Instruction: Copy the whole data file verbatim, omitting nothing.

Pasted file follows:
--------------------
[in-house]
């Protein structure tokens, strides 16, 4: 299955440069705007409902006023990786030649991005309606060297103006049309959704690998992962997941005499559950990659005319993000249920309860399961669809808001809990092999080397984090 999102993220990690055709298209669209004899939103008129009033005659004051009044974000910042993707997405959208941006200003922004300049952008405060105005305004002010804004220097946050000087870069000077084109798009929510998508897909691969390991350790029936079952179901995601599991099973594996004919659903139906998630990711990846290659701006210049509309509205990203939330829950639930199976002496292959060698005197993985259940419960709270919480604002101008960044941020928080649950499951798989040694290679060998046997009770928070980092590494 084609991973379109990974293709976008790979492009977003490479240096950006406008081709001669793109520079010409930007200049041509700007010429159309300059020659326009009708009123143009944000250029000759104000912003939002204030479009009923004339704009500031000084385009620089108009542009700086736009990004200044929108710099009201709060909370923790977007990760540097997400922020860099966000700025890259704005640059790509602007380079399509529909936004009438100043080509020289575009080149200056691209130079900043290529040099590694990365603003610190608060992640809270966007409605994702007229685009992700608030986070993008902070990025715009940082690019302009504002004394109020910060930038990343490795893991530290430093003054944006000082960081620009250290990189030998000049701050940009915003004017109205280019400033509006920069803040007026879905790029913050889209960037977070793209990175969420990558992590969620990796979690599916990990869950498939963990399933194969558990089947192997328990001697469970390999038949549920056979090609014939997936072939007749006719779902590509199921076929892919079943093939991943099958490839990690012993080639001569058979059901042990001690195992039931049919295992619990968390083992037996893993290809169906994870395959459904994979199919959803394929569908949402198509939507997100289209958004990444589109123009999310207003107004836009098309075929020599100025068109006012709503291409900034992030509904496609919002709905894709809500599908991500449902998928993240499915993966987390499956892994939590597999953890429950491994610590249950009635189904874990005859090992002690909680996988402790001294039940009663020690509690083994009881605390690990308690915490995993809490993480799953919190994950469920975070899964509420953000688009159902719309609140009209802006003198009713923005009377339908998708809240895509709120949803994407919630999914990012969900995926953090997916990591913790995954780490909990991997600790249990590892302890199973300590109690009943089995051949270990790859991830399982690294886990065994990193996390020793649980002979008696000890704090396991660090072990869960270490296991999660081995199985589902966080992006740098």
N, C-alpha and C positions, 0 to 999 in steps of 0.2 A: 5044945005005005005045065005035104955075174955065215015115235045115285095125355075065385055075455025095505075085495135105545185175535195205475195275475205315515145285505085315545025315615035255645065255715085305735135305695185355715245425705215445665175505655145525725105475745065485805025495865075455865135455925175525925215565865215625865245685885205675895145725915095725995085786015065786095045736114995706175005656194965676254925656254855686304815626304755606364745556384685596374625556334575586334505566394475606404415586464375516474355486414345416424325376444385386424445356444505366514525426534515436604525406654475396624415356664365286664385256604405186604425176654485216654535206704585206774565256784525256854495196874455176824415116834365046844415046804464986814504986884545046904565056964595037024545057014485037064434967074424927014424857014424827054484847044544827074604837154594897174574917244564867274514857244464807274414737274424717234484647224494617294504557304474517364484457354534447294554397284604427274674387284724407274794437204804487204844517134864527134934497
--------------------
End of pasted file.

[in-house]
């Protein structure tokens, strides 16, 4: 299955440069705007409902006023990786030649991005309606060297103006049309959704690998992962997941005499559950990659005319993000249920309860399961669809808001809990092999080397984090 999102993220990690055709298209669209004899939103008129009033005659004051009044974000910042993707997405959208941006200003922004300049952008405060105005305004002010804004220097946050000087870069000077084109798009929510998508897909691969390991350790029936079952179901995601599991099973594996004919659903139906998630990711990846290659701006210049509309509205990203939330829950639930199976002496292959060698005197993985259940419960709270919480604002101008960044941020928080649950499951798989040694290679060998046997009770928070980092590494 084609991973379109990974293709976008790979492009977003490479240096950006406008081709001669793109520079010409930007200049041509700007010429159309300059020659326009009708009123143009944000250029000759104000912003939002204030479009009923004339704009500031000084385009620089108009542009700086736009990004200044929108710099009201709060909370923790977007990760540097997400922020860099966000700025890259704005640059790509602007380079399509529909936004009438100043080509020289575009080149200056691209130079900043290529040099590694990365603003610190608060992640809270966007409605994702007229685009992700608030986070993008902070990025715009940082690019302009504002004394109020910060930038990343490795893991530290430093003054944006000082960081620009250290990189030998000049701050940009915003004017109205280019400033509006920069803040007026879905790029913050889209960037977070793209990175969420990558992590969620990796979690599916990990869950498939963990399933194969558990089947192997328990001697469970390999038949549920056979090609014939997936072939007749006719779902590509199921076929892919079943093939991943099958490839990690012993080639001569058979059901042990001690195992039931049919295992619990968390083992037996893993290809169906994870395959459904994979199919959803394929569908949402198509939507997100289209958004990444589109123009999310207003107004836009098309075929020599100025068109006012709503291409900034992030509904496609919002709905894709809500599908991500449902998928993240499915993966987390499956892994939590597999953890429950491994610590249950009635189904874990005859090992002690909680996988402790001294039940009663020690509690083994009881605390690990308690915490995993809490993480799953919190994950469920975070899964509420953000688009159902719309609140009209802006003198009713923005009377339908998708809240895509709120949803994407919630999914990012969900995926953090997916990591913790995954780490909990991997600790249990590892302890199973300590109690009943089995051949270990790859991830399982690294886990065994990193996390020793649980002979008696000890704090396991660090072990869960270490296991999660081995199985589902966080992006740098």
N, C-alpha and C positions, 0 to 999 in steps of 0.2 A: 5044945005005005005045065005035104955075174955065215015115235045115285095125355075065385055075455025095505075085495135105545185175535195205475195275475205315515145285505085315545025315615035255645065255715085305735135305695185355715245425705215445665175505655145525725105475745065485805025495865075455865135455925175525925215565865215625865245685885205675895145725915095725995085786015065786095045736114995706175005656194965676254925656254855686304815626304755606364745556384685596374625556334575586334505566394475606404415586464375516474355486414345416424325376444385386424445356444505366514525426534515436604525406654475396624415356664365286664385256604405186604425176654485216654535206704585206774565256784525256854495196874455176824415116834365046844415046804464986814504986884545046904565056964595037024545057014485037064434967074424927014424857014424827054484847044544827074604837154594897174574917244564867274514857244464807274414737274424717234484647224494617294504557304474517364484457354534447294554397284604427274674387284724407274794437204804487204844517134864527134934497